The King's Gambit was one of the most popular openings for over 300 years, and has been played by many of the strongest players. The opening starts with 1. e4, e5; 2. f4 .... If Black takes the f4 pawn with 2. ... exf4, the opening becomes King's Gambit Accepted.

The Cunningham Defence (3. Nf3 Be7) is Black's most aggressive option; it can permanently prevent White from castling after 4.Bc4 Bh4+ 5.Kf1 (else the wild Bertin Gambit, or Three Pawns' Gambit, 5.g3 fxg3 6.0-0 gxh2+ 7.Kh1, played in the nineteenth century). In modern practice, it is more common for Black to simply play 4. ..Nf6 5.e5 Ng4, known as the Modern Cunningham.

The Classical Variation arises after 3.Nf3 g5, when there are two main continuations, 4.h4 (the Paris Attack), and 4.Bc4. After 4.h4 g4 White can choose between 5.Ng5 or 5.Ne5. 5.Ng5 is the Allgaier Gambit, intending 5...h6 6.Nxf7, but is considered dubious by modern theory. Stronger is 5.Ne5, the Kieseritzky Gambit, which is relatively positional in nature. It was used very successfully by Wilhelm Steinitz, and was used by Boris Spassky to beat Bobby Fischer in a famous game at Mar del Plata during the year 1960.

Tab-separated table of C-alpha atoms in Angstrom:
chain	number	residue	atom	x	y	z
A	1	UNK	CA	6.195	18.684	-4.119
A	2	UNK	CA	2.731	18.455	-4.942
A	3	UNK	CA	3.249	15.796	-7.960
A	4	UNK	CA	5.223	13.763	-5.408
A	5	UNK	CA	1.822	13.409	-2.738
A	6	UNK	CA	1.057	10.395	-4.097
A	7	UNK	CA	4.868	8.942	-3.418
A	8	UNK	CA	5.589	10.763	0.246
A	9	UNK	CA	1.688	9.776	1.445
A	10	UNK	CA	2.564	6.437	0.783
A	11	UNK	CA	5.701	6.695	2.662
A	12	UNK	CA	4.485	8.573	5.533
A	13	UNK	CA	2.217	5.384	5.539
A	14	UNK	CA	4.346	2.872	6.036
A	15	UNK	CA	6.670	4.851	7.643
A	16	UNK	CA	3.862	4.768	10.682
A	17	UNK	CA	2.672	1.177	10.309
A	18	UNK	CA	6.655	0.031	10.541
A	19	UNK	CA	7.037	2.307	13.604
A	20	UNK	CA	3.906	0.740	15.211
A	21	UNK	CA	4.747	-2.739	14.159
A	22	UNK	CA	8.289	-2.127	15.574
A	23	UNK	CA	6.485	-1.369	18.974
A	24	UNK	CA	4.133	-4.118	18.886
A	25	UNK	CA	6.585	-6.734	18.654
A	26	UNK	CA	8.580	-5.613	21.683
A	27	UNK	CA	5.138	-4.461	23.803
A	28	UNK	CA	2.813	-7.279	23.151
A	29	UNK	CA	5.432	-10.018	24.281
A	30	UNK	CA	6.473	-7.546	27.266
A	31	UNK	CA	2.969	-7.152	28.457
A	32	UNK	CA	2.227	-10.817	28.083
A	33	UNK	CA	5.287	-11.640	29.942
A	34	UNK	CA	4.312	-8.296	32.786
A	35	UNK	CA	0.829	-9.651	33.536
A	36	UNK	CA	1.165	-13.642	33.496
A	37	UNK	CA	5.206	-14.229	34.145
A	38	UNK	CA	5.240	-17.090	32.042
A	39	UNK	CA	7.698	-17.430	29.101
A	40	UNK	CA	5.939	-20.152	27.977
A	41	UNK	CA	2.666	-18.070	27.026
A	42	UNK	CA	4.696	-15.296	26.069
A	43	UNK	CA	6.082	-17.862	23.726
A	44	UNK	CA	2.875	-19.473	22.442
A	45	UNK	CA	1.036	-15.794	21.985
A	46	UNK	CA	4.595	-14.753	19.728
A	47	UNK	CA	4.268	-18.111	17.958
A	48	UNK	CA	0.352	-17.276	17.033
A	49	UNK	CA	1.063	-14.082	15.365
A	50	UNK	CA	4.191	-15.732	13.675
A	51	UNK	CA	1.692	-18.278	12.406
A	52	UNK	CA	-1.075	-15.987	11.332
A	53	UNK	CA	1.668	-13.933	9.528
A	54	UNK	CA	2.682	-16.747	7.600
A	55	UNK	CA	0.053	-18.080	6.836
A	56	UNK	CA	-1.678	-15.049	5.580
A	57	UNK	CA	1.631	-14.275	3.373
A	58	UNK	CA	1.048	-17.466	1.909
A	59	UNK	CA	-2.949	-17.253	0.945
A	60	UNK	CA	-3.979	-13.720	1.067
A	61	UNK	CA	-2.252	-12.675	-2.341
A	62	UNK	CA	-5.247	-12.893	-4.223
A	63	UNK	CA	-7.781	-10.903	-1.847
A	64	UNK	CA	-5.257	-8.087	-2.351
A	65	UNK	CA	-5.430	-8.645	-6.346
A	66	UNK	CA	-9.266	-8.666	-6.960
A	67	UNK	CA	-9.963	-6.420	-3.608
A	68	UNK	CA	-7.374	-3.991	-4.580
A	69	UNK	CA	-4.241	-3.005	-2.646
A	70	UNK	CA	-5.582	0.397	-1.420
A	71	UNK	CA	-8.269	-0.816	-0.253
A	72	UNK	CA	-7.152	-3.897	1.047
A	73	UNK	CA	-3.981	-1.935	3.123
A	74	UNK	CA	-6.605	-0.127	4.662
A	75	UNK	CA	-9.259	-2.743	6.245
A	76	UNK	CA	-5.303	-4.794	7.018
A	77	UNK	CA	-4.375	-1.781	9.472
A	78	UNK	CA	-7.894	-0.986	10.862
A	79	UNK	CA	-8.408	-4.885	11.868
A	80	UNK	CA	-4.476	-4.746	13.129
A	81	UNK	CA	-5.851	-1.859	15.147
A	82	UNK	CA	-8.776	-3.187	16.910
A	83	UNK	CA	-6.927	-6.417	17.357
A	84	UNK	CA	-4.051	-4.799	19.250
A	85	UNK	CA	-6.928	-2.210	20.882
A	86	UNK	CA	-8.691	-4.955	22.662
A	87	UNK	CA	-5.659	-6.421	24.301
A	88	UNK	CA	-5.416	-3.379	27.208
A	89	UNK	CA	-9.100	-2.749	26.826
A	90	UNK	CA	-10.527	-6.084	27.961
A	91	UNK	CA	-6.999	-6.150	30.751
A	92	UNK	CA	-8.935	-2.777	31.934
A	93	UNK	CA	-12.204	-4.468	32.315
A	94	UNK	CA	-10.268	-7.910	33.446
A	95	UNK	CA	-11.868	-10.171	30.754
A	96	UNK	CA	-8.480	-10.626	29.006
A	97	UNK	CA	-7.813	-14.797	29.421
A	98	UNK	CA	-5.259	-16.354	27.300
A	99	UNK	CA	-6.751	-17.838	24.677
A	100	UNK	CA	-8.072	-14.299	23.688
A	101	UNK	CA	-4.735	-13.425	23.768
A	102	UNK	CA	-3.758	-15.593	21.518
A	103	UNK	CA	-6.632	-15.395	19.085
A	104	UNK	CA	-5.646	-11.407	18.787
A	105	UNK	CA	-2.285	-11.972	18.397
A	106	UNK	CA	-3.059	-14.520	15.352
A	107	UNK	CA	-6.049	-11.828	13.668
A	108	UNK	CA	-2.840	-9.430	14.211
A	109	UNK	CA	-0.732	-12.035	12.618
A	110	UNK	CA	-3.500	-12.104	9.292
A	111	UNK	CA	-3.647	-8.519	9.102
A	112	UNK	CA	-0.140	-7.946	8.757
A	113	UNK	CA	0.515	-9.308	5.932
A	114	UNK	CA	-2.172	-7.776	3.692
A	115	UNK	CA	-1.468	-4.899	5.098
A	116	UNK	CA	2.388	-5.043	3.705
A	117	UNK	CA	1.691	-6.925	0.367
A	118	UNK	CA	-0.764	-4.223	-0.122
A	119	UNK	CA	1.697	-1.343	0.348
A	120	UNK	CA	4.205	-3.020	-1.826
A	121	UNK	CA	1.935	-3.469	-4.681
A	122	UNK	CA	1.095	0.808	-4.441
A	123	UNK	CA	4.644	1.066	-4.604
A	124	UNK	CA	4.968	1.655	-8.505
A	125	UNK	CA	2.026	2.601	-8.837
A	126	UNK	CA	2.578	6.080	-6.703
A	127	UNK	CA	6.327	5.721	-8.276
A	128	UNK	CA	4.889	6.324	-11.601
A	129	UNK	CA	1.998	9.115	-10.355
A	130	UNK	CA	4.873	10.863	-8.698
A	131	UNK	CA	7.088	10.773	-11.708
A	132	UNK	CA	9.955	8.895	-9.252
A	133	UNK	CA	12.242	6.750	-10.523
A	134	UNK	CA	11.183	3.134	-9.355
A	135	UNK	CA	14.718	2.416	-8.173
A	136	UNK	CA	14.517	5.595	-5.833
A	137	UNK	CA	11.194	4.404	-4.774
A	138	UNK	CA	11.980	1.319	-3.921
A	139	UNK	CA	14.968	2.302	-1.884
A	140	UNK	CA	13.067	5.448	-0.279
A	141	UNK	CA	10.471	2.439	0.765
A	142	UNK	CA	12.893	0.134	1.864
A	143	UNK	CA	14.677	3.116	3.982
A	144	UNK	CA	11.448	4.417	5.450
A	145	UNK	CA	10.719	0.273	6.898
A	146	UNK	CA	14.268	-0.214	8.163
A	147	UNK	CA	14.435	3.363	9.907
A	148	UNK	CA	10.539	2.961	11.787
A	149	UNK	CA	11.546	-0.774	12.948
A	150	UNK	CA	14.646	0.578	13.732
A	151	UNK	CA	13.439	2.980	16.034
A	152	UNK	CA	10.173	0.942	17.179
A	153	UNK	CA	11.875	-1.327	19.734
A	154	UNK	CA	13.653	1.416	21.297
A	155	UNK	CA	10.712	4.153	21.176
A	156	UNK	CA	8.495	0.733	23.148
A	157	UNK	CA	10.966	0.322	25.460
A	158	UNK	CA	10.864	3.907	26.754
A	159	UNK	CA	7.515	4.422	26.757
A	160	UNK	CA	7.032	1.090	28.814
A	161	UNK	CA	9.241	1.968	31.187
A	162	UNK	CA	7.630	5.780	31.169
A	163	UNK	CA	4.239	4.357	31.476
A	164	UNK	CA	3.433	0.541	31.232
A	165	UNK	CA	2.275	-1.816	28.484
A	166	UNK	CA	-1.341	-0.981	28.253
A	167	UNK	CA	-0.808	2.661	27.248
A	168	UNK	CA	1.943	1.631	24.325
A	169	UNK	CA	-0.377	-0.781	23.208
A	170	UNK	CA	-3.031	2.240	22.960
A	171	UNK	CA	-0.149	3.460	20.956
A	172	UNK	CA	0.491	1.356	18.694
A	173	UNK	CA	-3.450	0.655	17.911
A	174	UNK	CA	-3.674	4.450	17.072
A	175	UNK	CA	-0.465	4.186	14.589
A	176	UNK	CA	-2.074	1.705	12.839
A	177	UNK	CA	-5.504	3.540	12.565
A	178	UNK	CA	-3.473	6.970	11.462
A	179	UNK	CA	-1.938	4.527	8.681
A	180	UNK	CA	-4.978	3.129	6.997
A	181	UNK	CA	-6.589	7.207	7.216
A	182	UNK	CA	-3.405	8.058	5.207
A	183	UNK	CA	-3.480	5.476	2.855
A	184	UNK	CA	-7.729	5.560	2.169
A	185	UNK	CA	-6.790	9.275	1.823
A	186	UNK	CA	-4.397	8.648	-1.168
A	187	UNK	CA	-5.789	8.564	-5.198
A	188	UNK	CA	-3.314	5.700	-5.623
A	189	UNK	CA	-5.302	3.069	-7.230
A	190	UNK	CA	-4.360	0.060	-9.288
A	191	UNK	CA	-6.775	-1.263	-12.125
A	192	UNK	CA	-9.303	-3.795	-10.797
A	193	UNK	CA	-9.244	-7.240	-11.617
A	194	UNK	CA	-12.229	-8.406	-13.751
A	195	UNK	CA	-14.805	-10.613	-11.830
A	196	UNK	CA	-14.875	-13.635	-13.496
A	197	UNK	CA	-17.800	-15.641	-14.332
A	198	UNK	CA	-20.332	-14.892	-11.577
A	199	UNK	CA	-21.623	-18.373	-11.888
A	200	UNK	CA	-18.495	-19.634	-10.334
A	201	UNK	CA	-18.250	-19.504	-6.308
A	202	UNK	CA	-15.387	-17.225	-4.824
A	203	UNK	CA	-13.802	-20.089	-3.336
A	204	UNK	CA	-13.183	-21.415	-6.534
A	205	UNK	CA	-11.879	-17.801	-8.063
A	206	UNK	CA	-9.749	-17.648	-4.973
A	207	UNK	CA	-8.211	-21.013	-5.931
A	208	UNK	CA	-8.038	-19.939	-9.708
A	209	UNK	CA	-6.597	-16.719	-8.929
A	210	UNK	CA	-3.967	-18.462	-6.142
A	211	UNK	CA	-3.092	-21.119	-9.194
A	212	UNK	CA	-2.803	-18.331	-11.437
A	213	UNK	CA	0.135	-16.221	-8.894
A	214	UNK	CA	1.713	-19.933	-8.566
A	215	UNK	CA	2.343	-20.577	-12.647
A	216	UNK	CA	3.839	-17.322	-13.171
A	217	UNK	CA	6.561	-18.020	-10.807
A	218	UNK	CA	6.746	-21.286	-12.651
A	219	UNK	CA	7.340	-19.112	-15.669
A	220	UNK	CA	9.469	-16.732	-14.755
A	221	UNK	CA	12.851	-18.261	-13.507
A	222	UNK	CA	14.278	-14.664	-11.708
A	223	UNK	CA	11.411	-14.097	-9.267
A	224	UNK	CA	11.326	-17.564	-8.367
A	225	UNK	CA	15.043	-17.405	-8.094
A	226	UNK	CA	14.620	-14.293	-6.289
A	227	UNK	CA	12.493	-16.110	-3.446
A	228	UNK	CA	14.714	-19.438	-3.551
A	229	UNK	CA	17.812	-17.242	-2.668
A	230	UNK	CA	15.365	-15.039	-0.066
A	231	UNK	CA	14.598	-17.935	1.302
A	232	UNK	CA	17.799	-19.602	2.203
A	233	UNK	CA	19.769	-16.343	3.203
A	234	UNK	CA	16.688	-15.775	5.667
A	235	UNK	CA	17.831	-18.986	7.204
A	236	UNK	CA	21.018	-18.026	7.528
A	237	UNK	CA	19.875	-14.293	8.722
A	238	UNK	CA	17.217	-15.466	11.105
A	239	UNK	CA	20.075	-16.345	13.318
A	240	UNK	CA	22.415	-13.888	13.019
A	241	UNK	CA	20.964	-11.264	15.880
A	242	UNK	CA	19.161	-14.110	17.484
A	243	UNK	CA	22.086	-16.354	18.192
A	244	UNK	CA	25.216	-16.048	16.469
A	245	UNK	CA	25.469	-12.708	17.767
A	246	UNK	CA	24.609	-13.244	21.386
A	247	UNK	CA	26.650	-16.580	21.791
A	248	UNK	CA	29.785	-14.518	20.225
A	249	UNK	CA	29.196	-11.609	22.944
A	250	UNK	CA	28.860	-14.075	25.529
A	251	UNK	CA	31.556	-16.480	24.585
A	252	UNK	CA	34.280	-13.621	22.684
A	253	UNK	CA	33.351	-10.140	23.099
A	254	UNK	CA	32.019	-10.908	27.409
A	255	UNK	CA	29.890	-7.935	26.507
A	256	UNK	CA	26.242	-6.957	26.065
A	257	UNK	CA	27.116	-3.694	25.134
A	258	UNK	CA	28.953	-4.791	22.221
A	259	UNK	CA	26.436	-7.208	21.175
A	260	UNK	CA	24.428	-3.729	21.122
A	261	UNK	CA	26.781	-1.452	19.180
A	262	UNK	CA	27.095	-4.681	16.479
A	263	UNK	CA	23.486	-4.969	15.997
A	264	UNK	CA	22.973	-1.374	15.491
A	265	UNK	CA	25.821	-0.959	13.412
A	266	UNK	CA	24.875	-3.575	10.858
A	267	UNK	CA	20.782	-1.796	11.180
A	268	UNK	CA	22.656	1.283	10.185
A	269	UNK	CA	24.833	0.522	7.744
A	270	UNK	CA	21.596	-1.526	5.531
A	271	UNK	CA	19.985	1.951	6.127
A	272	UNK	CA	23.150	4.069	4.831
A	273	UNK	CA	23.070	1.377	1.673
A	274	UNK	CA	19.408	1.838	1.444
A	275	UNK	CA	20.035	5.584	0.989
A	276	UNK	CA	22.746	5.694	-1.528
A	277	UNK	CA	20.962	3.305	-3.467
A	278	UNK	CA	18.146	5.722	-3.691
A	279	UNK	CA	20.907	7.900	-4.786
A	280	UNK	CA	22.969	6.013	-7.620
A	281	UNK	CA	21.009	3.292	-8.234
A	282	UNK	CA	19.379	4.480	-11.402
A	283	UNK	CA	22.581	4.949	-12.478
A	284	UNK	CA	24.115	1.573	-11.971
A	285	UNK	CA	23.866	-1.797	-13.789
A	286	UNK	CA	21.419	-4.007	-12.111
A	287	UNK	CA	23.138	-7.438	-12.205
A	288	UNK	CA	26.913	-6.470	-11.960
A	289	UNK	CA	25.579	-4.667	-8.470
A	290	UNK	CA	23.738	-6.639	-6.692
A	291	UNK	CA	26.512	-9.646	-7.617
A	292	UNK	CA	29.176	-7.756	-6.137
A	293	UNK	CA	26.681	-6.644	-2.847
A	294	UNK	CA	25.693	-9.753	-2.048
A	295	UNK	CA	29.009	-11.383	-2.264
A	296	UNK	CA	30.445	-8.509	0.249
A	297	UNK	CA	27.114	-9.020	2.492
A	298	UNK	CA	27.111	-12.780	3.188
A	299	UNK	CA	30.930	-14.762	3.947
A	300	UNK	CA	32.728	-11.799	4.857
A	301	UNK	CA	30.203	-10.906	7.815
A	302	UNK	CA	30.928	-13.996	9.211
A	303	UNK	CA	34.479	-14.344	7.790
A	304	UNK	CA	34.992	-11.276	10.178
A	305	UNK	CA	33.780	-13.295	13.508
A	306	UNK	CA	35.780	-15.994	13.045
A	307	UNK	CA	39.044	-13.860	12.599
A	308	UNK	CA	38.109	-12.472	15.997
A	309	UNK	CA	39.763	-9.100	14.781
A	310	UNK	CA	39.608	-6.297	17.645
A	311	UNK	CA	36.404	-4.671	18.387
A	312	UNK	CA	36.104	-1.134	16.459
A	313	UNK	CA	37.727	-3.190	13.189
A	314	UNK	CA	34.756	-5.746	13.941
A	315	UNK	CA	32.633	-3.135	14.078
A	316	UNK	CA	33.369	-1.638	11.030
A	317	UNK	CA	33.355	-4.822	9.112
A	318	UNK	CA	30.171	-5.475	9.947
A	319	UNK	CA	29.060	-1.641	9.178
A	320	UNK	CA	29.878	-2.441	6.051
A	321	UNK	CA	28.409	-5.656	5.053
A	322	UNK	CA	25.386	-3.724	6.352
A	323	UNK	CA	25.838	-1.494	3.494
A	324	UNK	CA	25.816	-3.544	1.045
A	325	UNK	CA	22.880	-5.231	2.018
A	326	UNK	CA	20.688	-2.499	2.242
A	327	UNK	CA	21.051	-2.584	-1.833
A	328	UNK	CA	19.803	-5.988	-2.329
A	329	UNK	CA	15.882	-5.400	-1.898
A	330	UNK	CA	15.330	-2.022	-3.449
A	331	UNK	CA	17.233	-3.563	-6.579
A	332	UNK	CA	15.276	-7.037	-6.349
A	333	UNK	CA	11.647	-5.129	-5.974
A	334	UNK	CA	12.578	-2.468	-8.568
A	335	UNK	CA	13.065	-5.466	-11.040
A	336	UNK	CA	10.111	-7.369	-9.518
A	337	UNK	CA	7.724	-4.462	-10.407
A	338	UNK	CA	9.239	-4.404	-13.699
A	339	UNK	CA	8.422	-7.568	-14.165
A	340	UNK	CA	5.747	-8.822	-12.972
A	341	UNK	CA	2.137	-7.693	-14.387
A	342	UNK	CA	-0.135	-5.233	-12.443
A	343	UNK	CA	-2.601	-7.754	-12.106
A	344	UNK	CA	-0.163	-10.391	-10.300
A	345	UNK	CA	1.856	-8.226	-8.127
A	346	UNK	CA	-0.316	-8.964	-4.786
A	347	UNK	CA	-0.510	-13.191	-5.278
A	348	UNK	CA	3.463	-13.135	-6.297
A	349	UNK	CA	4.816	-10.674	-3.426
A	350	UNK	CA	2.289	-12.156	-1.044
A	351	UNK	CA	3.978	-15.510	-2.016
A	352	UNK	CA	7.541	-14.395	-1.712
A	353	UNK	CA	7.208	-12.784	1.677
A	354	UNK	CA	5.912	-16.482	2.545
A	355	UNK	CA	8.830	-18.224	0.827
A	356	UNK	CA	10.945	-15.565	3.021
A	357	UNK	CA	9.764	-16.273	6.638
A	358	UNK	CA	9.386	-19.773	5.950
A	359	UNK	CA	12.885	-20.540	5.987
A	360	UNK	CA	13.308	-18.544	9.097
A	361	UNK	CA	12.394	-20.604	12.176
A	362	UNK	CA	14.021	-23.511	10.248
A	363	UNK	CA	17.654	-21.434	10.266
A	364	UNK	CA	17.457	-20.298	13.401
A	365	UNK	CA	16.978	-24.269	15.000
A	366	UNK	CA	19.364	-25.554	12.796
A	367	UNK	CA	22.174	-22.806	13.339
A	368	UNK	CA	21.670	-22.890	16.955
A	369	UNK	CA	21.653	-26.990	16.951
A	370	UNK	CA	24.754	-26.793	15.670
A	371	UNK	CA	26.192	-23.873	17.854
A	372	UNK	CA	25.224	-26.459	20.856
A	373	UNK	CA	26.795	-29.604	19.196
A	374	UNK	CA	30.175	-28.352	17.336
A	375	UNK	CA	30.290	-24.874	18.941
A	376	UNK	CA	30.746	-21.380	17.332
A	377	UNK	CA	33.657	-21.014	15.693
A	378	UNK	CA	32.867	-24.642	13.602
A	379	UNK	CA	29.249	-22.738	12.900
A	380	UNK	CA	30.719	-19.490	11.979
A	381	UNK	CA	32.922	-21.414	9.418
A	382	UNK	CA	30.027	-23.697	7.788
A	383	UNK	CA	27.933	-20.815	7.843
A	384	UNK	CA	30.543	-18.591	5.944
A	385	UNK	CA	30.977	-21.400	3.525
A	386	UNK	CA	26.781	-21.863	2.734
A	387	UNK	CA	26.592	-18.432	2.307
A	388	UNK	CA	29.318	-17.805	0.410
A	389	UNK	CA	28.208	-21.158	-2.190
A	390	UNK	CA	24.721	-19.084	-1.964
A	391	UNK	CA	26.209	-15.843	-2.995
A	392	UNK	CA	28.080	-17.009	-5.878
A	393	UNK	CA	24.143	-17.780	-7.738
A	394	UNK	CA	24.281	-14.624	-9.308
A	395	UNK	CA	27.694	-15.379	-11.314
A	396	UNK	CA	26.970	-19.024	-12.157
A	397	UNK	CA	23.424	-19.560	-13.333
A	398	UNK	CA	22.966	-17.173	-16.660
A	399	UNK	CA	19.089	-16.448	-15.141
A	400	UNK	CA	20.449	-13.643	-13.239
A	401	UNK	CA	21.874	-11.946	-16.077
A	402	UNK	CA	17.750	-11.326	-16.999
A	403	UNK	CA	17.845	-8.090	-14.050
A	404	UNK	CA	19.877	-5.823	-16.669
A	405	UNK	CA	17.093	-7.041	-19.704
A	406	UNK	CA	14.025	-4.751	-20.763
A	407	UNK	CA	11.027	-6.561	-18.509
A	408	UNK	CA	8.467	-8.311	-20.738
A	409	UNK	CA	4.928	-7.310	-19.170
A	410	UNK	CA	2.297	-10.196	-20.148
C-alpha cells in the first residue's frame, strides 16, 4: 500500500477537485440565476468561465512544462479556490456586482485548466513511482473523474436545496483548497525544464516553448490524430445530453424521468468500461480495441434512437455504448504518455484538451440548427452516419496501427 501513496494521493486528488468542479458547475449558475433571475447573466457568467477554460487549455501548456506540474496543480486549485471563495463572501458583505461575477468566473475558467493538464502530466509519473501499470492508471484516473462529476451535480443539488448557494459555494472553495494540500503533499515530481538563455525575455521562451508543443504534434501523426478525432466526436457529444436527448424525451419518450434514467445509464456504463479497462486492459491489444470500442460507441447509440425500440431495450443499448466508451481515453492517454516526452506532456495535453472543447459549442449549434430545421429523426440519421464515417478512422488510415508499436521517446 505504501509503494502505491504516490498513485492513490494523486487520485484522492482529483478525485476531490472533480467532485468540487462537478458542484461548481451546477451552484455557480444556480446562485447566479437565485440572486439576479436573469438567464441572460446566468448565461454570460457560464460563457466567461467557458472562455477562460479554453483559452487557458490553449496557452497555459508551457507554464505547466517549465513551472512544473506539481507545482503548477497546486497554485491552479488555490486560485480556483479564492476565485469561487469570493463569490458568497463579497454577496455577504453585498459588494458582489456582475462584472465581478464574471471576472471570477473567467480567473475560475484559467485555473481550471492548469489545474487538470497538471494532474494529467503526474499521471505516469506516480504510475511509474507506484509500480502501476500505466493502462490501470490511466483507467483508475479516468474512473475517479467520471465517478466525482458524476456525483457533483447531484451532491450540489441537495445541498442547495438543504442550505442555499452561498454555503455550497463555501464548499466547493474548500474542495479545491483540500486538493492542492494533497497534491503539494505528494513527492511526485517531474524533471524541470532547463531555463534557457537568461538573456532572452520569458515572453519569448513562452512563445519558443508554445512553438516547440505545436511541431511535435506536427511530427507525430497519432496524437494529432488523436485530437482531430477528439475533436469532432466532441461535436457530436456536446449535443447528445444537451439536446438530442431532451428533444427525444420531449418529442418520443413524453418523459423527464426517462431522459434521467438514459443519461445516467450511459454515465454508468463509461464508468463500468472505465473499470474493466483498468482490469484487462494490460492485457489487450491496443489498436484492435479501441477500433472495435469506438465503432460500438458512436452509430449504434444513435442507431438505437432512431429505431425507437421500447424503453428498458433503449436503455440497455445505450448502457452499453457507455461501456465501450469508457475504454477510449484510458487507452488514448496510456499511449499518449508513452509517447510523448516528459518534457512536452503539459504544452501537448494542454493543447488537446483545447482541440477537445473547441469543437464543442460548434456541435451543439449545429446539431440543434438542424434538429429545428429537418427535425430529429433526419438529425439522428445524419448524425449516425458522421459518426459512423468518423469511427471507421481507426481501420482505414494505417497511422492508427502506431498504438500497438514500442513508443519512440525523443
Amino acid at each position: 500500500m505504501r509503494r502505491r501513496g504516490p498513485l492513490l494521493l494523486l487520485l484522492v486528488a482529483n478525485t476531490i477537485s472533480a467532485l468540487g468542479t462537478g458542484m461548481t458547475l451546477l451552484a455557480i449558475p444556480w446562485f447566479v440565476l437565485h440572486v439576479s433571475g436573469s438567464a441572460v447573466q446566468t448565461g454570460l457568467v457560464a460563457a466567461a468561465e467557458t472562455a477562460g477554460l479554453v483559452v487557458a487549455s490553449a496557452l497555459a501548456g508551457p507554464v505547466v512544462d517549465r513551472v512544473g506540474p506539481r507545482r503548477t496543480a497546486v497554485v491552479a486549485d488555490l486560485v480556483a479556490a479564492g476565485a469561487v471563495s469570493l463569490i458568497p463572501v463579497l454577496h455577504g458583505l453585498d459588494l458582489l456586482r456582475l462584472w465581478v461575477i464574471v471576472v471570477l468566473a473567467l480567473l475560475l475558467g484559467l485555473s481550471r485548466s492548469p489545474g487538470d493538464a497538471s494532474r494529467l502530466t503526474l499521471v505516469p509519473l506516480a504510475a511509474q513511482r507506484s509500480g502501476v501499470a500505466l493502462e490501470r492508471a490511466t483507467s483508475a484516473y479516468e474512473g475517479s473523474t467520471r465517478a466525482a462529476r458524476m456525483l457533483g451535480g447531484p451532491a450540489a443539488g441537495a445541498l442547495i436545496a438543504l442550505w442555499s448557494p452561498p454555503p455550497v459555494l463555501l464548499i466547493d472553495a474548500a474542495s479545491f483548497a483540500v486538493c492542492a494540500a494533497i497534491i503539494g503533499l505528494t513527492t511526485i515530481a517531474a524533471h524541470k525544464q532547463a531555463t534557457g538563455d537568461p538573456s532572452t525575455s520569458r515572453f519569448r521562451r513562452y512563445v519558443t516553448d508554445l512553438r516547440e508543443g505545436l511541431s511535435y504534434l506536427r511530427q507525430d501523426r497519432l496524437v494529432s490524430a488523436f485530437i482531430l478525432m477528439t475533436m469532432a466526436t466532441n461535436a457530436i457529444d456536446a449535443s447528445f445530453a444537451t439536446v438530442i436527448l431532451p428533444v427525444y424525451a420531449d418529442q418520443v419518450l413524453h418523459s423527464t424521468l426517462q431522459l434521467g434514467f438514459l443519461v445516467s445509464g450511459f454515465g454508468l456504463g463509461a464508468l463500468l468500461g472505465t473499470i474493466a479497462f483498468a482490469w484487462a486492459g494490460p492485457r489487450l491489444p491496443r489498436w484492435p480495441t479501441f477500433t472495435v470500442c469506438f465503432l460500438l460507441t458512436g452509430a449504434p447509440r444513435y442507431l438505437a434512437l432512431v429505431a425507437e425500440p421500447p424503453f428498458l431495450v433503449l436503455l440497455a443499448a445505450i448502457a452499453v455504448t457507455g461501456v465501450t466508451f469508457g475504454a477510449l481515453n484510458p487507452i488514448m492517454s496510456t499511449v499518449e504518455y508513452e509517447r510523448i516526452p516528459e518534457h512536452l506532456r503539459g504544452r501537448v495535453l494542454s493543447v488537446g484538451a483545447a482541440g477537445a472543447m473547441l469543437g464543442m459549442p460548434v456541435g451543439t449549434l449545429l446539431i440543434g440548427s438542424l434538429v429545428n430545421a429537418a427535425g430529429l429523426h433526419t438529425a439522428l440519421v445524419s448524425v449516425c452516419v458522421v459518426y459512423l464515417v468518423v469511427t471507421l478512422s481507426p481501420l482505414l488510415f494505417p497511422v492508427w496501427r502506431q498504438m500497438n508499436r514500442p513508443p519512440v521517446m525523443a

Instead of 4.h4, the extremely sharp Muzio Gambit arises after 4.Bc4 g4 5.0-0!? gxf3 6.Qxf3, where White has gambited a knight but has three pieces bearing down on f7. Such wild play is rare in modern chess, but Black must exercise care in consolidating his position. Black can avoid the Muzio by meeting 4.Bc4 with 4...Bg7 and ...h6.

Vienna, 1853
Kieseritzky Gambit

1. e4, e5
2. f4, exf4
3. Nf3, g5
4. h4, g4
5. Ne5, Nf6

White's best course is now 6. Bc4, keeping Black occupied with the threat to his King Bishop Pawn.  Instead, White plays an inconsequential developing move which allows the initiative to pass to Black.

6. Nc3, d6
7. Nc4, Be7
8. d4, Nh5